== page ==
Very much so, it's just starting to show itself now.
You imagine we were standing here in, say, 1590,
shortly after the pit had been constructed.
What we would see is a tower about perhaps 10 metres,
sticking out of the ground.
A round tower some 15 metres in diameter.
It's like a very, very, heavy, thick chimney,
with a small four metre wide shaft in the middle,
which was travelling all the way down, some 40, 50 feet,
to the galleries of coal that were being mined below it.
It's absolutely fantastic, cos we have to remember
this is the 16th century and this is half a kilometre out to sea.
They're actually mining under the sea bed -
and not only are they under the sea bed,
once they're down there, they're going for another half mile or so,
and what I think we're seeing here is the very origins,
the earliest glimmerings, of the Industrial Revolution.
The plan is to go out to the moat pit
and to try and strip it of seaweed
so we can get some really clear pictures of the site
to enable us to survey it.
On a very low tide, these local volunteers are hoping
to expose the remains of the top of the shaft.
In a minute, you will be amazed
when you see just how lovely this thing is.
Well, what we're actually seeing here just coming to light,
just in the last few moments,
we can actually see this large circular enclosure,
this is the actual inner shaft, the shaft itself.
I'm standing on part of the wall of the vertical shaft
that dropped 40 feet below us.
So below us now,
probably 100 metres either side, we have a complex of galleries.
I just find it a really exciting structure.
We sort of know the story of the pit but you somehow can't believe it
until you see the distance it is from the shore.
Did you realise it's tongue and groove board they put in here?
It's tongue and groove board. That's incredible.
Well, that gives you a watertight line into the tower.
Now we can see very, very clearly the moat pit in front of us,
we can see the outer wall, we can see the inner wall.
We've exposed some structural details of the timbering,
which held the clay in place to keep the structure watertight
and of course we've got this lovely inner shaft,
and this is the coal mine in front of us. Right here.
Would the coal have been taken out from here?
Very much so, absolutely, and ships would have - small ships -
would have come alongside,
and the coal would have been loaded directly from the top of the actual
shaft itself, straight into the ships and off it would have gone.
By the time the Culross pit was dug,
down in England, the Reformation had taken further extraordinary twists.
The Protestant Edward was followed by the Catholic Mary,
and then in 1558 by Elizabeth I,
who steered England and Wales back to the Protestant religion.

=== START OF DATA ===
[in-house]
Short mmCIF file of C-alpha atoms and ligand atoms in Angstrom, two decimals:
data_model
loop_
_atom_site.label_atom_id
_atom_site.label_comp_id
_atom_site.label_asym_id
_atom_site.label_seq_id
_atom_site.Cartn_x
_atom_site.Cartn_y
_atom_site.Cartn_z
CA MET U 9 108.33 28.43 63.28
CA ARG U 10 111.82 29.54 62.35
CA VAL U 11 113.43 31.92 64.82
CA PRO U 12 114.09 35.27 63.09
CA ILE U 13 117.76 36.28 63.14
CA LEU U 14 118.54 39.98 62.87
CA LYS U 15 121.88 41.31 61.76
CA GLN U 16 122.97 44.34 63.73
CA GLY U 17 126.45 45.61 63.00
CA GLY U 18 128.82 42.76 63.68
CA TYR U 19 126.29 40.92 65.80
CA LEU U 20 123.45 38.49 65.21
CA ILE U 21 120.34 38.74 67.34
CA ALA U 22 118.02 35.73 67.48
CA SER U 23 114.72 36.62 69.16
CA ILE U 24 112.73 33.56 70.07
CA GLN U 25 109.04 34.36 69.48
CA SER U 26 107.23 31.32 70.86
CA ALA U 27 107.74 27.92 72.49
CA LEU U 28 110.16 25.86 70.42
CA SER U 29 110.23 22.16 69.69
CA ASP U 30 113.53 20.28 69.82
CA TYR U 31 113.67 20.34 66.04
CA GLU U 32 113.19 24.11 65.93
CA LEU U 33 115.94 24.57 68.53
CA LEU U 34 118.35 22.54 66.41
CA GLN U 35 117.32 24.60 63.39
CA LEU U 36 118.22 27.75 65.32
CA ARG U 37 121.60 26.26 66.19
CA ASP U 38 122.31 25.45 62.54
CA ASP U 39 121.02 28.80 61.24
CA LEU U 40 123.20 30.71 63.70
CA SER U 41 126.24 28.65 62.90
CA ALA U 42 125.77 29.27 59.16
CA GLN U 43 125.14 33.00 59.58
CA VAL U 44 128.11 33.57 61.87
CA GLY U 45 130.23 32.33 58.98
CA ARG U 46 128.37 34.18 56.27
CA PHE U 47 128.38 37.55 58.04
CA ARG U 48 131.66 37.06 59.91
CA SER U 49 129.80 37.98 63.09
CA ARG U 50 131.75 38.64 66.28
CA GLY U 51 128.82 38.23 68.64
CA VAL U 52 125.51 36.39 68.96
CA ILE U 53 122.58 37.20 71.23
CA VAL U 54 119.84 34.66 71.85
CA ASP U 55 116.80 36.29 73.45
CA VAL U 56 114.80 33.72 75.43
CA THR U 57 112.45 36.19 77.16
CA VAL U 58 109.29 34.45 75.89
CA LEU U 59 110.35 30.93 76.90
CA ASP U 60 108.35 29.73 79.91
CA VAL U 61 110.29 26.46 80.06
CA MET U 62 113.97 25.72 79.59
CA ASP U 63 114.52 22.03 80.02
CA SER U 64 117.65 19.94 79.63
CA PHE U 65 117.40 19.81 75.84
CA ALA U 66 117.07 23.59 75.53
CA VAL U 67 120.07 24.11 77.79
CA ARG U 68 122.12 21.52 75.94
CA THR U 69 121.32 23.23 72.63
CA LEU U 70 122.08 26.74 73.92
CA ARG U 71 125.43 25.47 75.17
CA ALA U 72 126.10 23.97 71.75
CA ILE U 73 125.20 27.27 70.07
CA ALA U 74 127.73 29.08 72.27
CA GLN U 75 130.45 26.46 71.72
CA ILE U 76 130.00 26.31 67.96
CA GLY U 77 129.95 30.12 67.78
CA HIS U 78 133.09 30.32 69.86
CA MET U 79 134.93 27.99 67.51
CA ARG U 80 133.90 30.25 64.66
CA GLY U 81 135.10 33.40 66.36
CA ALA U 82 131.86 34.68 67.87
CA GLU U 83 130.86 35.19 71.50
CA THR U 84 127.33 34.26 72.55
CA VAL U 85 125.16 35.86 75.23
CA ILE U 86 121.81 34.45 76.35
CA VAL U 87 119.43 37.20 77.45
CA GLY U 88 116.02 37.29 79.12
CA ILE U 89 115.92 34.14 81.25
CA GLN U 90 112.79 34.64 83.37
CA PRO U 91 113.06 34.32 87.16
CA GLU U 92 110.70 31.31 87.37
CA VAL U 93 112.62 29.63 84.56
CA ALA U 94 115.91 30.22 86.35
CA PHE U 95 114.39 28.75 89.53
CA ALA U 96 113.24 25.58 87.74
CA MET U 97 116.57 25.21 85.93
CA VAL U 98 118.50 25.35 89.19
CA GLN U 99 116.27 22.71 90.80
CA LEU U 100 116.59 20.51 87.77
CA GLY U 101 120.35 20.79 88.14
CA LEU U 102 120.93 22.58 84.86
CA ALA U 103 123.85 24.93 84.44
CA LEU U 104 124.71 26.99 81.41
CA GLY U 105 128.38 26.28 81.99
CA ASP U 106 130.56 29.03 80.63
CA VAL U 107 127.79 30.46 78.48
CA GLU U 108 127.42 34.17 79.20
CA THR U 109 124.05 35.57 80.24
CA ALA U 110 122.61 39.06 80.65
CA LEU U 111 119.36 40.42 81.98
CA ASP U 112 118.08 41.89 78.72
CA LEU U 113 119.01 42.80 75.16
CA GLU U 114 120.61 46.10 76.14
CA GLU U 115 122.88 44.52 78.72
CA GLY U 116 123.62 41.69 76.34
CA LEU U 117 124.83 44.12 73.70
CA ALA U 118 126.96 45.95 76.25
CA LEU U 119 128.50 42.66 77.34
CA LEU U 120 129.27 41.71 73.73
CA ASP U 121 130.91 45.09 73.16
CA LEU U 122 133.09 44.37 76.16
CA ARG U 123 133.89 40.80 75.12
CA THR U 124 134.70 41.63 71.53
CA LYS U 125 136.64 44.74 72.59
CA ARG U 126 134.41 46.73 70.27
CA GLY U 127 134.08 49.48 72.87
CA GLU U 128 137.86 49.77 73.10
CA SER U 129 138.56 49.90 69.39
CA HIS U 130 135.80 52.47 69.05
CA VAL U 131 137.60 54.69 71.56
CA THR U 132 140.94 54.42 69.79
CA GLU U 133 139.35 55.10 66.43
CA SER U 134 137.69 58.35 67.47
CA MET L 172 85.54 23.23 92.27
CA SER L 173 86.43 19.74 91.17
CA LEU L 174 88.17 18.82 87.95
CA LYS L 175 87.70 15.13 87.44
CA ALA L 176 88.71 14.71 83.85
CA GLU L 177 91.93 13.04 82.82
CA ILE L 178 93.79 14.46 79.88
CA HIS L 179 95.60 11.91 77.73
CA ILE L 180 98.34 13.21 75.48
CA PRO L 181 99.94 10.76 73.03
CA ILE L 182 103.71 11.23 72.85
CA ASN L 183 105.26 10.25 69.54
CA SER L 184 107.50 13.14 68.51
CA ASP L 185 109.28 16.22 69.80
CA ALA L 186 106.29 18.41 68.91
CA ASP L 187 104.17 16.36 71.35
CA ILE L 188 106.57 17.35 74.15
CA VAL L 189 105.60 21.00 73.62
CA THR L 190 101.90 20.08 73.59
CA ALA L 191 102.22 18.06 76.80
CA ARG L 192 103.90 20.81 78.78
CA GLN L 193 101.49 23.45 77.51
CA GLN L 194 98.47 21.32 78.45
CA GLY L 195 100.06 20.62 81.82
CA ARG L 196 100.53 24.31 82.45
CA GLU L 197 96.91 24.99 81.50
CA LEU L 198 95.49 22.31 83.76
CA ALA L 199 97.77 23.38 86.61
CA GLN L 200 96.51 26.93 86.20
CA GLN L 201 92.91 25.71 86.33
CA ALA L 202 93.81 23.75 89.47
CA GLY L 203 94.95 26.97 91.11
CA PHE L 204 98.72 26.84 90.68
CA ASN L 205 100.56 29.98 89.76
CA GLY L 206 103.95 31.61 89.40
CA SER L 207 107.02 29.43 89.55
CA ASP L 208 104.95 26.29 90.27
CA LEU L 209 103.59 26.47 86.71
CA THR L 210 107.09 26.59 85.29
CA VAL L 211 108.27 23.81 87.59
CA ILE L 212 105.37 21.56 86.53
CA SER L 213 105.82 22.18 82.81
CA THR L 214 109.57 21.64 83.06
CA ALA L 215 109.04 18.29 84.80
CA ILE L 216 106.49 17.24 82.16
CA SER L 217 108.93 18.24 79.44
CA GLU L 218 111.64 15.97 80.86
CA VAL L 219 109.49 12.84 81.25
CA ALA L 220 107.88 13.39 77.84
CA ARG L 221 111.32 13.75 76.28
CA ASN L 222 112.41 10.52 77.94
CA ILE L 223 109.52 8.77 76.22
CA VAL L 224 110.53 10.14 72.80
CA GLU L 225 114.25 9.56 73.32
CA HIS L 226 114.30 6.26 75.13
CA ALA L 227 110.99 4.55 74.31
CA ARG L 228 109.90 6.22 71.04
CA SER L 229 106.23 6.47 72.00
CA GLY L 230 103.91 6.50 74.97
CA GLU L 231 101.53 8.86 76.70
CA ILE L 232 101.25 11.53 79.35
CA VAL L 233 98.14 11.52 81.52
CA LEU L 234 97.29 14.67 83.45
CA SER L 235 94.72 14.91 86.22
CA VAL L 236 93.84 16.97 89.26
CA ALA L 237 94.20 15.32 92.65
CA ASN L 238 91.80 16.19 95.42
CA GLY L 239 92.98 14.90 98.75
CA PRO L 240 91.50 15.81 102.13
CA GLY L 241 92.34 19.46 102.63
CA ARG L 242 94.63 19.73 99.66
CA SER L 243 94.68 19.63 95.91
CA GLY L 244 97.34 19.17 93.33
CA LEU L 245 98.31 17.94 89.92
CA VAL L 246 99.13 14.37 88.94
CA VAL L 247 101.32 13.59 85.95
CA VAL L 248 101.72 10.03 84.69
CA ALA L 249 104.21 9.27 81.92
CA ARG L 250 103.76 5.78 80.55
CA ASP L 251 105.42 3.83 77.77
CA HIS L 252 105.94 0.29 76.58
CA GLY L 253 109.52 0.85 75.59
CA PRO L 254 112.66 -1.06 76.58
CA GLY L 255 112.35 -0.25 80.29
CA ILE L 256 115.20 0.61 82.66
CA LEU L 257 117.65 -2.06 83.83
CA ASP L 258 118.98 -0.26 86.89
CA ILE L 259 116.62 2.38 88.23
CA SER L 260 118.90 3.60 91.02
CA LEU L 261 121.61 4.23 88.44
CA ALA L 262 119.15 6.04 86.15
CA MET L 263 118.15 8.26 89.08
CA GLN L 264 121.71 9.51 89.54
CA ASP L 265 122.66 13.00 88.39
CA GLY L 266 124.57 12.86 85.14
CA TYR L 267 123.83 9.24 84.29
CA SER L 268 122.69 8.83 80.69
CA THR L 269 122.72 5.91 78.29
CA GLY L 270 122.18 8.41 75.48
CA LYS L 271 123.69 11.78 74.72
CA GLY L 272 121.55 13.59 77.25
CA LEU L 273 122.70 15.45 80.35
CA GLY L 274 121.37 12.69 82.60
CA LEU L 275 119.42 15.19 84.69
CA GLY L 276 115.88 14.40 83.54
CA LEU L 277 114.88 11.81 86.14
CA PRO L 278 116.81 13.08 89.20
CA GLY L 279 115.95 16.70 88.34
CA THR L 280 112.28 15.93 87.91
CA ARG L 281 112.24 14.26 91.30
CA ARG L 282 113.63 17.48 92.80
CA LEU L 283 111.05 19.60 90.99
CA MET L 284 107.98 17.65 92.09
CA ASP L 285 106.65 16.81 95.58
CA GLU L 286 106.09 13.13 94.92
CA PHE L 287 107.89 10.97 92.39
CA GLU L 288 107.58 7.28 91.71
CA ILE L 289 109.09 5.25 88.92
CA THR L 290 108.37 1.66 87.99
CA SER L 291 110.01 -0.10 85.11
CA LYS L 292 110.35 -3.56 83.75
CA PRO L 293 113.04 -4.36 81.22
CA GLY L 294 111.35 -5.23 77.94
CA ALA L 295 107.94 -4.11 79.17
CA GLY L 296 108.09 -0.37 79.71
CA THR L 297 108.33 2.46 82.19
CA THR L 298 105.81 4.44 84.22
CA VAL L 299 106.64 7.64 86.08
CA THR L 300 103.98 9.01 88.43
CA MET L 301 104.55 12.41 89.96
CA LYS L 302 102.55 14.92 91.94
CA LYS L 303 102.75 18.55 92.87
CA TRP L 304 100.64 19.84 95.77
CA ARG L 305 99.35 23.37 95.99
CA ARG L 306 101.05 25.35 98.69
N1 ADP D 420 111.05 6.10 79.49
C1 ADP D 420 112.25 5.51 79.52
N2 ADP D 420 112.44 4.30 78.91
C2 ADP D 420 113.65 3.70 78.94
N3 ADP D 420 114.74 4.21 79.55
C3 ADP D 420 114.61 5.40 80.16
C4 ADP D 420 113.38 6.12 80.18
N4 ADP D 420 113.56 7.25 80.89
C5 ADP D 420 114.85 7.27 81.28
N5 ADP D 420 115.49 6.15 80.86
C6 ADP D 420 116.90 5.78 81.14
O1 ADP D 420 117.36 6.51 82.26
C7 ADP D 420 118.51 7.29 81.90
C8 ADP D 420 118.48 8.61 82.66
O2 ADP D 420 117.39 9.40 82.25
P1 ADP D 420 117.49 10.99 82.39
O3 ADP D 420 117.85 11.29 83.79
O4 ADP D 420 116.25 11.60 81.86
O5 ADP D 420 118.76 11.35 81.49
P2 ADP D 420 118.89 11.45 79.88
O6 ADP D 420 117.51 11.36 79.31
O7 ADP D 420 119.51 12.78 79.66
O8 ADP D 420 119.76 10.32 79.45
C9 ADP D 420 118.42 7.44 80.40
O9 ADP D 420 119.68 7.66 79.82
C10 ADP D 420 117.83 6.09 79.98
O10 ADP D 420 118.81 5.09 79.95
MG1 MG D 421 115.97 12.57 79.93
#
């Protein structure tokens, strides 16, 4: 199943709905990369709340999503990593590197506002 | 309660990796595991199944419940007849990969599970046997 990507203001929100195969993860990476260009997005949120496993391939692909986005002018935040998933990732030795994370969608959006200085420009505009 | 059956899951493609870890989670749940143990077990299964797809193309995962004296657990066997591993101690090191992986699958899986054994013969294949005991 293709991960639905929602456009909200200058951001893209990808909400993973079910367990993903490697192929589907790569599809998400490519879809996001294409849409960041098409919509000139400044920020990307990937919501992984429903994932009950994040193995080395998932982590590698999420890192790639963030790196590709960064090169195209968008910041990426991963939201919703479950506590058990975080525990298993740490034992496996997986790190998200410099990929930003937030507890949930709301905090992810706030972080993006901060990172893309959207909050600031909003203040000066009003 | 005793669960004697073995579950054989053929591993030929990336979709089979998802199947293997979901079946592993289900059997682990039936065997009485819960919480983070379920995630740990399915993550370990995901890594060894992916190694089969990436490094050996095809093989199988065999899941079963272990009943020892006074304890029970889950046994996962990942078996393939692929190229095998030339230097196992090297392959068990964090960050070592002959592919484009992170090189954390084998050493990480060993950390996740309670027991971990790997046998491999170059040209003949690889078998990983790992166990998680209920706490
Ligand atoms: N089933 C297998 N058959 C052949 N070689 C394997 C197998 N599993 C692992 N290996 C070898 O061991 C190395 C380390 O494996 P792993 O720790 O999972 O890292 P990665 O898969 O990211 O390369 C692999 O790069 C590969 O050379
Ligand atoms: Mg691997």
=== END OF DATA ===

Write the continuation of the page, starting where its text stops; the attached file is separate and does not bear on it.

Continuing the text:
Elizabeth was a convinced Protestant but not a zealous one,
let alone fanatical.
She had no desire to open windows on men's souls, she said.
But events in England now were no longer determined
simply by what happened within the country,
but by the wider stage, both of Ireland and of Europe.
And the threat of Spain.
Across Europe, the Reformation had produced a deep religious divide.
The looming power of the Spanish Catholic empire,
which occupied the Netherlands,
provoked English paranoia about Papist invasions and plots.
Especially in English-occupied Catholic Ireland.
Here, the Protestant Reformation had made no headway.
So, fatefully, the Elizabethans began
the conquest and colonisation of Ireland,
an event which has marked our common histories to this day.
To the English, the Irish were uncivilised barbarians
and the Irish tried to persuade Elizabeth otherwise.
Here in Dublin,
there's an extraordinary survival from that time.
A presentation booklet asking Elizabeth herself
to see Ireland as one of Europe's ancient cultures.
This is it!
It's a very delicate, almost flimsy document,
but it's quite beautiful.
It's talked of being put together around 1563-64,
in anticipation of Elizabeth's visit to Cambridge.
The author of it is the Baron Of Delvin, Christopher Nugent.
And what this is, at the very start is an address to Queen Elizabeth,
thanking her for according him the honour of inviting him
to supply her with an account of the Irish language.
"Among the many fold actions, most gracious
"and virtuous Sovereign,
"that bare testimony to the world of your Majesty's great affection,
"tending to the Reformation of Ireland."
-So this is politically loaded, then.
-It is indeed.
But, of course, she ignored it, I don't know that it ever left
the area of Cambridge, it was found there in the mid-19th century.
Don't know if she ever even read it. So it's a poignant document.
It's very poignant, isn't it?
Her interest in Irish, as we know now,
was purely in using the language as a vehicle for the propagation
of the reformed religion.
This is where he is laying out the parallels between
Latin, Greek, Hebrew and the Irish language.
Not barbarian, it's a classical language!
Precisely, that is the subtext.
And then he gets around to giving Elizabeth what she wants,
which is the... as we said, is the alphabet
and then he finishes off with some useful phrases, you might...
Great! Will you read them in Gaelic if I read them in English?
So, well, it's, "How do you do?" Which is "quomodo habes?"
"Cones ta tu?"
"I'm well." "Benesum."
"Taim to maih."
And here's one for you. "God save the queen."
Never thought I'd find myself saying this.
"Dia shabhail banrion."
But Elizabeth couldn't listen with an open mind.
Tensions were ratcheted up as the English feared the Irish Catholics
would make common cause with Spain.
It was the thorn in the side of the Tudor administration.
And it was the area over which they -